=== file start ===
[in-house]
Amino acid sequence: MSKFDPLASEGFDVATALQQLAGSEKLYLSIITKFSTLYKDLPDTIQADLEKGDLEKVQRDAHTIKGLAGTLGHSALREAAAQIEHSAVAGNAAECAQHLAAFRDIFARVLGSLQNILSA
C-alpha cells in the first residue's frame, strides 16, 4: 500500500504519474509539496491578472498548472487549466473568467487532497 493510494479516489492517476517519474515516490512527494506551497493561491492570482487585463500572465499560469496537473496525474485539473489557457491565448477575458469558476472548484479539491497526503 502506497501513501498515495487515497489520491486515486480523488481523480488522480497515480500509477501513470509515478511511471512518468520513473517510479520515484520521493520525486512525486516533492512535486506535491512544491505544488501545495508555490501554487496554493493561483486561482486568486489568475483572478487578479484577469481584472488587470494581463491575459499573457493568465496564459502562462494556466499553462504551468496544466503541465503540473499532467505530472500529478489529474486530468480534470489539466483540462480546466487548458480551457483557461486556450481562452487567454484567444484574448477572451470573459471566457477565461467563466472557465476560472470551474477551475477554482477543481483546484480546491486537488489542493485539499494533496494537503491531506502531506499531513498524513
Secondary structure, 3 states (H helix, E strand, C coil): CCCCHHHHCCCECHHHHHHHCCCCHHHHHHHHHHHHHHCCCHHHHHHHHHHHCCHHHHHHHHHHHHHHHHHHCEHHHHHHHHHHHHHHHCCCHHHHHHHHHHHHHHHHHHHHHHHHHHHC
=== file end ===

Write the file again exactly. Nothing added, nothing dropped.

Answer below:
[in-house]
Amino acid sequence: MSKFDPLASEGFDVATALQQLAGSEKLYLSIITKFSTLYKDLPDTIQADLEKGDLEKVQRDAHTIKGLAGTLGHSALREAAAQIEHSAVAGNAAECAQHLAAFRDIFARVLGSLQNILSA
C-alpha cells in the first residue's frame, strides 16, 4: 500500500504519474509539496491578472498548472487549466473568467487532497 493510494479516489492517476517519474515516490512527494506551497493561491492570482487585463500572465499560469496537473496525474485539473489557457491565448477575458469558476472548484479539491497526503 502506497501513501498515495487515497489520491486515486480523488481523480488522480497515480500509477501513470509515478511511471512518468520513473517510479520515484520521493520525486512525486516533492512535486506535491512544491505544488501545495508555490501554487496554493493561483486561482486568486489568475483572478487578479484577469481584472488587470494581463491575459499573457493568465496564459502562462494556466499553462504551468496544466503541465503540473499532467505530472500529478489529474486530468480534470489539466483540462480546466487548458480551457483557461486556450481562452487567454484567444484574448477572451470573459471566457477565461467563466472557465476560472470551474477551475477554482477543481483546484480546491486537488489542493485539499494533496494537503491531506502531506499531513498524513
Secondary structure, 3 states (H helix, E strand, C coil): CCCCHHHHCCCECHHHHHHHCCCCHHHHHHHHHHHHHHCCCHHHHHHHHHHHCCHHHHHHHHHHHHHHHHHHCEHHHHHHHHHHHHHHHCCCHHHHHHHHHHHHHHHHHHHHHHHHHHHC